Ahmedabad: November 16, 2009 – IR Summary/Cricinfo -
Rahul Dravid’s 27th century – and tenth 150-plus score – carried more intent than probably any of his Test innings, and helped by MS Dhoni’s second century and Yuvraj Singh’s seventh half-century, led India’s remarkable comeback from 32 for 4 in the first half hour. Along the way, he took part in his 77th and 78th 100-run partnerships (both world records), scored more runs than he ever has in a day’s play, crossed Steve Waugh to become the fifth-highest run-getter in Tests, reached 11,000 career runs.
November 16, 2009 – Rahul Dravid’s 27th century – and tenth 150-plus score – carried more intent than probably any of his Test innings, and helped by MS Dhoni’s second century and Yuvraj Singh’s seventh half-century, led India’s remarkable comeback from 32 for 4 in the first half hour. Along the way, he took part in his 77th and 78th 100-run partnerships (both world records), scored more runs than he ever has in a day’s play, crossed Steve Waugh to become the fifth-highest run-getter in Tests, reached 11,000 career runs.
Most importantly he undid the superb start that two rookies gave Sri Lanka. Chanaka Welegedara and Dammika Prasad were last-minute replacements for Nuwan Kulasekara and Thilan Thushara, but they combined to give India flashbacks of their previous Test in Ahmedabad, when they were shot out for 76 by South Africa.
Test cricket it might be, but it rattled along at breathtaking pace and refused to slow down even with wickets falling. At the heart of it was Dravid. He outscored Yuvraj during their 125-run fifth-wicket partnership, the main feature of which was majestic driving by both batsmen. He then kept up with Dhoni, who made him run frantically between the wickets during their 224-run stand. Dravid, perhaps tired of the running, kept finding the boundary throughout his innings, reaching his fifty in 79 balls, hundred in 158, and 150 in 216. Dravid’s pace – 110 of his unbeaten 177 coming in boundaries – allowed India’s run-rate to stay over four almost throughout the day.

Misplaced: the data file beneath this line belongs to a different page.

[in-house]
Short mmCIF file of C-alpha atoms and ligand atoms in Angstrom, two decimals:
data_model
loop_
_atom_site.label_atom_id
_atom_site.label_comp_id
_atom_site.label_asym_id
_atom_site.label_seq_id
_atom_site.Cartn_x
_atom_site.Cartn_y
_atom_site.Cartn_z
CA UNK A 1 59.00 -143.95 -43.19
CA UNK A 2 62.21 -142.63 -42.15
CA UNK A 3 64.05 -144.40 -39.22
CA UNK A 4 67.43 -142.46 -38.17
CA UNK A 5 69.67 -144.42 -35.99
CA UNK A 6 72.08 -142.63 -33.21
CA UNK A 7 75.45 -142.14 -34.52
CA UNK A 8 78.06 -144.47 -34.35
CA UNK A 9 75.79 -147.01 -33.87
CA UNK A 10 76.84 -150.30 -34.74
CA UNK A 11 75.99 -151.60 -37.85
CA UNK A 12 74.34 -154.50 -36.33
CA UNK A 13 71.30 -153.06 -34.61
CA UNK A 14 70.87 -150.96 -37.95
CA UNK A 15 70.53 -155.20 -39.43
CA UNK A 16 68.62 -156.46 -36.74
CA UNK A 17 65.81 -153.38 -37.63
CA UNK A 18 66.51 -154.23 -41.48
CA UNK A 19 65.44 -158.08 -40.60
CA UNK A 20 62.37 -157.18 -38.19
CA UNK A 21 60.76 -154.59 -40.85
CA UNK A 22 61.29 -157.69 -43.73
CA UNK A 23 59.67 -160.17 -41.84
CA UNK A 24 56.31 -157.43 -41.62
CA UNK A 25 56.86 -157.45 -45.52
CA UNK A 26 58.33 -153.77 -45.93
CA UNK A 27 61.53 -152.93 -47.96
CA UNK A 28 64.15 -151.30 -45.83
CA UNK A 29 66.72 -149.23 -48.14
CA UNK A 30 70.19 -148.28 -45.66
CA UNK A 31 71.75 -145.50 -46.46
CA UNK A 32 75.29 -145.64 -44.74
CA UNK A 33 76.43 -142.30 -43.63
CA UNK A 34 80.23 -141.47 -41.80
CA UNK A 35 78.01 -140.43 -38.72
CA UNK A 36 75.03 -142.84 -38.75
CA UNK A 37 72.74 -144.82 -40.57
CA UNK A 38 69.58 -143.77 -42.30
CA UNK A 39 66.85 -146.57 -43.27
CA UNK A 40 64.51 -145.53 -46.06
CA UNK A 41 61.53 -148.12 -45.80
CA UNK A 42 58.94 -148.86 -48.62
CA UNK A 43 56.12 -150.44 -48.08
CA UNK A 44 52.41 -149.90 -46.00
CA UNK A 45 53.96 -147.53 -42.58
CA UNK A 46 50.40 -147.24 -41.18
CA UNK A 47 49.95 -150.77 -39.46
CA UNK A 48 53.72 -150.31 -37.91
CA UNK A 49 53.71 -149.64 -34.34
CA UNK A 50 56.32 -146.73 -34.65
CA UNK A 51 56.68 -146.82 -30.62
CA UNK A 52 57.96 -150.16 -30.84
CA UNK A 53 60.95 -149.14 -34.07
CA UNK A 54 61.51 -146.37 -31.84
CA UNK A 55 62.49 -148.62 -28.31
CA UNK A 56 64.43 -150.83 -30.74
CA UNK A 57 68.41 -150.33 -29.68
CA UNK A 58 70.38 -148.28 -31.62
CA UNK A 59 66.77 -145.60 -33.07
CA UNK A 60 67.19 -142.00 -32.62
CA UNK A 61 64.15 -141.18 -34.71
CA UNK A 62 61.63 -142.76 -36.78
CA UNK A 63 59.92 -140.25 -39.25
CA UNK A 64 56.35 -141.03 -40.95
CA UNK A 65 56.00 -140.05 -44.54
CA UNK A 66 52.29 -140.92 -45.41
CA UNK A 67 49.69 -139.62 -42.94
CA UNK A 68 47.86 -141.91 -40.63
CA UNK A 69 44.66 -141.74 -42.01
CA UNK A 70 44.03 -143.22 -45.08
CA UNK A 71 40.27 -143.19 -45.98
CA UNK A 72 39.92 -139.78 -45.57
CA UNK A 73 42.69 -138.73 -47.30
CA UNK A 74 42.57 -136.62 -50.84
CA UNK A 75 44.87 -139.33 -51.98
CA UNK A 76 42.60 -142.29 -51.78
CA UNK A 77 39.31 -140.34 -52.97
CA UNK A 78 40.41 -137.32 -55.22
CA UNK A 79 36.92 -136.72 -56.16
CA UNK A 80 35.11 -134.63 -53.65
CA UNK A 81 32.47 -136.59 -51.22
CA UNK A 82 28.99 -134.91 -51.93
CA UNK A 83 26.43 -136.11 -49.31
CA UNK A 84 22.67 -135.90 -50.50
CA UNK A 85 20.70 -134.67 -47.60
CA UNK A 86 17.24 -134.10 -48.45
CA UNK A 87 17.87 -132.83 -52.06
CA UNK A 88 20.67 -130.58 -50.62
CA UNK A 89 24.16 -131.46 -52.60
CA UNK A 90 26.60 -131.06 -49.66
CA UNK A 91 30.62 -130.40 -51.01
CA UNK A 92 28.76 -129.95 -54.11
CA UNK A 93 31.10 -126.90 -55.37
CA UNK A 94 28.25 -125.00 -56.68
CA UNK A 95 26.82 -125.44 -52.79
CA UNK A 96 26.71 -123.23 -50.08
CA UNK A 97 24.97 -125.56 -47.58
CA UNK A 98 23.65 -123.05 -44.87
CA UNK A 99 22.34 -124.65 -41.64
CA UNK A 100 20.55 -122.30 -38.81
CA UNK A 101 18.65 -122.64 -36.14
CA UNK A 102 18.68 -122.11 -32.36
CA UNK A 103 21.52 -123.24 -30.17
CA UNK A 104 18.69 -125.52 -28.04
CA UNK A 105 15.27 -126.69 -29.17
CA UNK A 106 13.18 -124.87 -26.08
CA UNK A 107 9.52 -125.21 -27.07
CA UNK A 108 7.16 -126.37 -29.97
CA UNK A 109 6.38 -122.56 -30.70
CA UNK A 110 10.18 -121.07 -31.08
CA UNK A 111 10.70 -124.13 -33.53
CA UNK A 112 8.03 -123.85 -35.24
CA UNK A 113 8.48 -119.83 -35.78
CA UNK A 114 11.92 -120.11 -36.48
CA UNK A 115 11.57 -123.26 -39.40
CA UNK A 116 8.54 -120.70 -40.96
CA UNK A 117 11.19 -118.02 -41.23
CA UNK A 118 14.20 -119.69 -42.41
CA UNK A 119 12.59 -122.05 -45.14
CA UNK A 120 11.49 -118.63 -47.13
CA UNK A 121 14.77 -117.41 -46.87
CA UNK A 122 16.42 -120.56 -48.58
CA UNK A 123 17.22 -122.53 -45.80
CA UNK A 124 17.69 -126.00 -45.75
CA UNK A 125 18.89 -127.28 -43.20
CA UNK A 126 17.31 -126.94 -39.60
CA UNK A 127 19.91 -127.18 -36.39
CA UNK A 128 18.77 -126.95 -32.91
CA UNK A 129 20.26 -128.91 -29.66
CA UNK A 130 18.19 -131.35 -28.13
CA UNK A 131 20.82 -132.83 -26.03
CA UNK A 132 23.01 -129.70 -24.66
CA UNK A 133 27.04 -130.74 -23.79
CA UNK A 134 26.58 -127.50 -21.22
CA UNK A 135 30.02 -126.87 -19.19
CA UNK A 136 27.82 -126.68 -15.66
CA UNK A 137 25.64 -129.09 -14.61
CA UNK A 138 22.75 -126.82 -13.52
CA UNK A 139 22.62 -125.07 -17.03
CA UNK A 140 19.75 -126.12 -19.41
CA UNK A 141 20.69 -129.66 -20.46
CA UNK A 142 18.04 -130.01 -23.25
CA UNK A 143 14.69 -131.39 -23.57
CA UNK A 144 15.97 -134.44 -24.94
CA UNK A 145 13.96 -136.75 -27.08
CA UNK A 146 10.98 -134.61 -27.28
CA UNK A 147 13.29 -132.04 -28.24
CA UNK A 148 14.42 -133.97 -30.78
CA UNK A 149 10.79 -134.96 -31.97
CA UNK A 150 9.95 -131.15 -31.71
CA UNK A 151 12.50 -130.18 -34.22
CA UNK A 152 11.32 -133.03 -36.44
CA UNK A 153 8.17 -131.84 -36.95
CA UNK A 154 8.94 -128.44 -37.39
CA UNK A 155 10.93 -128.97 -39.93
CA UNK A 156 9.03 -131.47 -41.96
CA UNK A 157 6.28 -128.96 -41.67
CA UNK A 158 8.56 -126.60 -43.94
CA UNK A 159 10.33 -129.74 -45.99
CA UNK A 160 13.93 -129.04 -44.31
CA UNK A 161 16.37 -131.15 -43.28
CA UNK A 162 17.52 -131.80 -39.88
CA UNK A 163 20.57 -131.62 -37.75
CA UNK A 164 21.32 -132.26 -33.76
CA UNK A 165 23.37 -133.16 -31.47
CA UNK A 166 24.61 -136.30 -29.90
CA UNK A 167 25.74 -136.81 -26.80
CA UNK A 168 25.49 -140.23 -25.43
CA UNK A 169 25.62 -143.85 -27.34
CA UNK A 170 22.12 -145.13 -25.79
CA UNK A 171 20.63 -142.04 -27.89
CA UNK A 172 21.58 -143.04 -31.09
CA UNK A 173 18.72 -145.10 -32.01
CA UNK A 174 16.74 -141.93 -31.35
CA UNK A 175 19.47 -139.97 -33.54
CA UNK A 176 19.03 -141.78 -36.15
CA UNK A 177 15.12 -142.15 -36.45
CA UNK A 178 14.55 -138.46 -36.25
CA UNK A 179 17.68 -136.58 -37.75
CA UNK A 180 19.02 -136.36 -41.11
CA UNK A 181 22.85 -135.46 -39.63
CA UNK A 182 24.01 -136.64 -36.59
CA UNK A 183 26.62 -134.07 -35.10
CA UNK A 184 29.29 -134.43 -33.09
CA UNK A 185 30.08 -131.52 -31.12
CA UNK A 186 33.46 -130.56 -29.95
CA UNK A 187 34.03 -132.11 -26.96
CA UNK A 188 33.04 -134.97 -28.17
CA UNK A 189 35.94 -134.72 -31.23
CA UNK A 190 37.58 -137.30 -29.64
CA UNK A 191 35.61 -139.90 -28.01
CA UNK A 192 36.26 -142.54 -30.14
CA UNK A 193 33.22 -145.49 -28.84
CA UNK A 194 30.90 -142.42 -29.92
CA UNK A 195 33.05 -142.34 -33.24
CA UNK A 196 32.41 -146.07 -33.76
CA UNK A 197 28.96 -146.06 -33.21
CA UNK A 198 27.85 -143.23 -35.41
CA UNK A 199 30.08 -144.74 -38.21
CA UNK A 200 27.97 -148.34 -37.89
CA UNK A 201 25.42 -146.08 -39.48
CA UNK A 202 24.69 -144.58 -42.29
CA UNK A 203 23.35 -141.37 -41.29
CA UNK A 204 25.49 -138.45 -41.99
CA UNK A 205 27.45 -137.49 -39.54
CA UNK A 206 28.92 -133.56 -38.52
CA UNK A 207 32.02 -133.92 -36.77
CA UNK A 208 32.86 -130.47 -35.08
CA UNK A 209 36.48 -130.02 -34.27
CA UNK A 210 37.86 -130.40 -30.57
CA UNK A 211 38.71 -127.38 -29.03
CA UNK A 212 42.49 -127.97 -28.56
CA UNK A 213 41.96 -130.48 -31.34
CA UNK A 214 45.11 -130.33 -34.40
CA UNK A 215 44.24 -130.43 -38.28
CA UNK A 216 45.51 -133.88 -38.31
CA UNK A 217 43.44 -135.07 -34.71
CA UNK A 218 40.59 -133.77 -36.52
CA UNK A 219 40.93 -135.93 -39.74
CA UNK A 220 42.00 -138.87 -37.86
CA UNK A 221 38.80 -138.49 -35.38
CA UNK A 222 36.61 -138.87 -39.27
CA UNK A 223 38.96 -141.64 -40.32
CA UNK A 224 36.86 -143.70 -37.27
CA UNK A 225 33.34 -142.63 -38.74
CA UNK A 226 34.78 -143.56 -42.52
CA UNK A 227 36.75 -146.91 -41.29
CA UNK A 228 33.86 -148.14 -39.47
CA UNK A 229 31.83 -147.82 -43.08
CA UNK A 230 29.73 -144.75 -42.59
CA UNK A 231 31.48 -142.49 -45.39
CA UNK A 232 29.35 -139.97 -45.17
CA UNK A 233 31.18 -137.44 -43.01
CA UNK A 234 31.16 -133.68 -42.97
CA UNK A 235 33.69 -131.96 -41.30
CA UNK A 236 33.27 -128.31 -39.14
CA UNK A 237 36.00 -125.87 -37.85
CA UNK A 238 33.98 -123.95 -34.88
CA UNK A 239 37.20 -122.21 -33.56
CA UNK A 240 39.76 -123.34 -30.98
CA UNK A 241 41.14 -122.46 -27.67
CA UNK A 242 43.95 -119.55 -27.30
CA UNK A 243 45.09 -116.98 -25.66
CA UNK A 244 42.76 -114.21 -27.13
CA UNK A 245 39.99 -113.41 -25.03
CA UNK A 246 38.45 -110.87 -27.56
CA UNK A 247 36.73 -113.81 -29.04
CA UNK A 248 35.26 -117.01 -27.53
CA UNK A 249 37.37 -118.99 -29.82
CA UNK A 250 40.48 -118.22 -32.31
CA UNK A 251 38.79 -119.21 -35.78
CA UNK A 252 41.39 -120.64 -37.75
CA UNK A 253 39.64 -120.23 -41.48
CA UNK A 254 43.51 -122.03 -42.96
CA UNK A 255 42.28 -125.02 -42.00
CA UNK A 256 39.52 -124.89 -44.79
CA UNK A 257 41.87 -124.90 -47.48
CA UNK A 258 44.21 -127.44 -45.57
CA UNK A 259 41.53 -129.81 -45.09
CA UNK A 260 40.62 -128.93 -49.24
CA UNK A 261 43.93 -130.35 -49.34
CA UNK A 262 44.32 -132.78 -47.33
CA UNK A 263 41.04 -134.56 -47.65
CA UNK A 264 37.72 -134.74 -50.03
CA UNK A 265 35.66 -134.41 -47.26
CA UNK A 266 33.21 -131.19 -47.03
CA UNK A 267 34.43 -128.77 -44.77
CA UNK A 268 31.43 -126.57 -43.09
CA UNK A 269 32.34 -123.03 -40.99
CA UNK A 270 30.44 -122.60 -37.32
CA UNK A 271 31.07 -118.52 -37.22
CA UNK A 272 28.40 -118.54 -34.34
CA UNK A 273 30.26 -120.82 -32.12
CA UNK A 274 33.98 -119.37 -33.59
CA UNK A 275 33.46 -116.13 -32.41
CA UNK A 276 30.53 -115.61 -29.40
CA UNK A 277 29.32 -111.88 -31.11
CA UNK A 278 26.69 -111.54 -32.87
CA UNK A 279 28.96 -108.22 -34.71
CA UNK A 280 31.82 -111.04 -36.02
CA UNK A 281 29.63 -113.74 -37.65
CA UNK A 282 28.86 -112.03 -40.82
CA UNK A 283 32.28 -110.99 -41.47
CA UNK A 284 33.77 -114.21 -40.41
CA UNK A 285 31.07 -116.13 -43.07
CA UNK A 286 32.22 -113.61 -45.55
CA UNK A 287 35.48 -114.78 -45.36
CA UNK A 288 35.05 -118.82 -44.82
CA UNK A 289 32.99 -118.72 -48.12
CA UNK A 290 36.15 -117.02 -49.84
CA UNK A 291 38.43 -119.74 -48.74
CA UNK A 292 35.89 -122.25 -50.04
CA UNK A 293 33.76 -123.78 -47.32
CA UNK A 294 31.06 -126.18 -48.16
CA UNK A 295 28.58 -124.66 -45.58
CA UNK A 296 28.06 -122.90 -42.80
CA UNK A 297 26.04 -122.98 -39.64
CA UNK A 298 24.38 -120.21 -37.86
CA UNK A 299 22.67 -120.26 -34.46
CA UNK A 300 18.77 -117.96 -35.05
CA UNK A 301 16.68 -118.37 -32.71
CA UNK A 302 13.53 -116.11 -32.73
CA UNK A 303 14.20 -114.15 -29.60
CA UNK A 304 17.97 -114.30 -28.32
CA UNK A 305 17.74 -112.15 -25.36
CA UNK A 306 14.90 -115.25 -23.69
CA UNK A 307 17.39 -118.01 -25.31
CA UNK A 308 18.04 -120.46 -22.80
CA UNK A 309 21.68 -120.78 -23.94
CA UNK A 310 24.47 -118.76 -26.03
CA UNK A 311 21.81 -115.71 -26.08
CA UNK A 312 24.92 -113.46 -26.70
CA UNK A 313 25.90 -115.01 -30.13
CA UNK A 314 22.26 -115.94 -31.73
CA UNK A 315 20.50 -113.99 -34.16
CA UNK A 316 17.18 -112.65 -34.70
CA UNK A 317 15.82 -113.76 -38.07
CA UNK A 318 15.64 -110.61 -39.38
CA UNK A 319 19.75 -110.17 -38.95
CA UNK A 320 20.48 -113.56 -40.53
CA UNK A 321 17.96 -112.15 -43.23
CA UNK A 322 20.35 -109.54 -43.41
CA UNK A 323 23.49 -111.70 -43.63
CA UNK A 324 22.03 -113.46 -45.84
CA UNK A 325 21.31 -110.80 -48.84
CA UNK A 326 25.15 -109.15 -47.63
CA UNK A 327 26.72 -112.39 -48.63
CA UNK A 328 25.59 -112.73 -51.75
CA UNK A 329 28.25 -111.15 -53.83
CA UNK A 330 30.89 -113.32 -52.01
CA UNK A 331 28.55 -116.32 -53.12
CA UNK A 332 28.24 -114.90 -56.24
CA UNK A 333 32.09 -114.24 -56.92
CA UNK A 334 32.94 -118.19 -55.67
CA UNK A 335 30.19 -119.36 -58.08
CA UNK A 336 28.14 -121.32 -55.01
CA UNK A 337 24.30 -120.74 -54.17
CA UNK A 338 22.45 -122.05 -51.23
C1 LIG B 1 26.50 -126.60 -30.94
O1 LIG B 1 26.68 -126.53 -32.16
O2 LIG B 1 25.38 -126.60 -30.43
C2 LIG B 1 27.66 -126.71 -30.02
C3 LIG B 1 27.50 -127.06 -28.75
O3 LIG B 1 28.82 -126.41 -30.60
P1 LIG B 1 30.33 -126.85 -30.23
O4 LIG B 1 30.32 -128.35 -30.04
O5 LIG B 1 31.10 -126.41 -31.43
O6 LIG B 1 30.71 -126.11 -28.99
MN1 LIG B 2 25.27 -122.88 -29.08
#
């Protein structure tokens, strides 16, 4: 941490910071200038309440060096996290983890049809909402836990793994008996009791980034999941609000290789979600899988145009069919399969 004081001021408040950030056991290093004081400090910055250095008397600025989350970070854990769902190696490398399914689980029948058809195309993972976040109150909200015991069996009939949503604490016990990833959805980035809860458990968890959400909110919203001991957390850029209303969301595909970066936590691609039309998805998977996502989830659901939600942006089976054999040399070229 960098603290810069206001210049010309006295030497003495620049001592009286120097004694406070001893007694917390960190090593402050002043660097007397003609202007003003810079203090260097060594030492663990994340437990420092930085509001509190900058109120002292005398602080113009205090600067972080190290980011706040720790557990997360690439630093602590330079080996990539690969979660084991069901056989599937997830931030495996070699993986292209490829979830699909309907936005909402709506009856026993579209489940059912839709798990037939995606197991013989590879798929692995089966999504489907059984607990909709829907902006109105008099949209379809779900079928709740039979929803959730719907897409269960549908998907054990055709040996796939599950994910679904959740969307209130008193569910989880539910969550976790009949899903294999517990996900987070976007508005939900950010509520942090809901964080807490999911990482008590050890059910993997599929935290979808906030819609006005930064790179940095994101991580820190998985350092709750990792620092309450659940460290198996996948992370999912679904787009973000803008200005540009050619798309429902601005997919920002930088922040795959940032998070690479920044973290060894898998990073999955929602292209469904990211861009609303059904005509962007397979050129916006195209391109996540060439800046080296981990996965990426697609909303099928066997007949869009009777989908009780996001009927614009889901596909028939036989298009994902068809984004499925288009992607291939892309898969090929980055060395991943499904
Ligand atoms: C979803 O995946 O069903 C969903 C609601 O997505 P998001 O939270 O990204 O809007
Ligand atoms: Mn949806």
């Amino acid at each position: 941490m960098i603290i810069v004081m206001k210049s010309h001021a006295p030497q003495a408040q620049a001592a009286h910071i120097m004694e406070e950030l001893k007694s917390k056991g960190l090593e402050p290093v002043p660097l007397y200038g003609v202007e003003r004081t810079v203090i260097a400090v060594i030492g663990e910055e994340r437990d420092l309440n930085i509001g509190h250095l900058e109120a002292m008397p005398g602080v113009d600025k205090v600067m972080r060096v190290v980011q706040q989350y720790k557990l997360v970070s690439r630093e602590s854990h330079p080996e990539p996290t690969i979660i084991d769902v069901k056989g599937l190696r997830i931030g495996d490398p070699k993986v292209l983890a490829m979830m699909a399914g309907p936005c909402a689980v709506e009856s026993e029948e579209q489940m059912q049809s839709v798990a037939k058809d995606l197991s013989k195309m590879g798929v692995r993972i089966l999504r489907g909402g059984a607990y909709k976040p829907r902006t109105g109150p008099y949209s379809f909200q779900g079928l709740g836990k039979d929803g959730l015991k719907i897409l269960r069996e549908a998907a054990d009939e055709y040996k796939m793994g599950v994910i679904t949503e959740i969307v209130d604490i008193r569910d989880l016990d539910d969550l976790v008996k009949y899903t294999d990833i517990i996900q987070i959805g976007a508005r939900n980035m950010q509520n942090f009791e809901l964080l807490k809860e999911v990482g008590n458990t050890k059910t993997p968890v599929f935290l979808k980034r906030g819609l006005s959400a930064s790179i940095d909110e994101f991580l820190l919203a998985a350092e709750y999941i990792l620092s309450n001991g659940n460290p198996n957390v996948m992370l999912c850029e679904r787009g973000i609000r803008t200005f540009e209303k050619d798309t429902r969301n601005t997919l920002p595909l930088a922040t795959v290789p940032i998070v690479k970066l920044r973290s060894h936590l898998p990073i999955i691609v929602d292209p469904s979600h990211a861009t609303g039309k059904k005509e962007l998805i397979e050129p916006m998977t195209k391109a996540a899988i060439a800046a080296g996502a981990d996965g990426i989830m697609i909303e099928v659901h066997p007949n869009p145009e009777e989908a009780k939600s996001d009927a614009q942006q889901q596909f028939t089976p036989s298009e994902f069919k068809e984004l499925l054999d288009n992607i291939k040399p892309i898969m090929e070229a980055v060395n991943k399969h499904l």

Acceleration wouldn’t have been the first thing on his mind when he came in to bat in the third over of the innings, and saw three more wickets fall around him in the next five. Especially when he saw the ball swing from left-arm bowler Welegedara, who created doubts by mixing it up with deliveries that went straight on.
The straighter ones got Gautam Gambhir and Sachin Tendulkar, the swinging one Sehwag. His 3 for 12 was complemented by Dammika Prasad, who removed VVS Laxman.
All four wickets for Sri Lanka had come attacking the stumps, and they continued doing just that. Dravid and Yuvraj, having realised this wasn’t a beast to bat on, counterattacked. Dravid got going through late clips off his pads, Yuvraj through a thick edge past gully. Immediately, though, Yuvraj corrected it with a picture-perfect cover-drive. Sangakkara perhaps missed a trick by introducing Angelo Mathews before Muttiah Muralitharan, and both Yuvraj and Dravid enjoyed the gentle pace and length balls. A couple of classy shots from Dravid later, the two had added 34 in 32 deliveries even before Murali was introduced.
Yuvraj faced the first over from Murali, and showed good judgement of the topspinner and regular offbreak. Driving through the line looked easy while the two were at it. Rangana Herath – playing ahead of Ajantha Mendis – was never allowed to settle, and was restricted to bowling flat deliveries, that too only minutes before the first two session breaks.
Dravid saw off Welegedara’s swing with three boundaries in one over just after lunch, which summed up how well he played. One of the them was clipped late, to the right of midwicket, the next was cover-driven all along the ground, and the third flicked to the left of midwicket – all despite the swing.
Yuvraj’s innings wasn’t as spotless, despite three high-elbow off-drives for the photo album. Prasad, in his later spells either side of lunch, found his body with bouncers. Yuvraj bottom-edged a pull for four, upper-cut over slips for another, but then made his first outright mistake in Murali’s next over, the bowler’s seventh. He stepped out, saw he was beaten in the flight, but as opposed to thrusting his pad forward, he presented it both bat and pad. More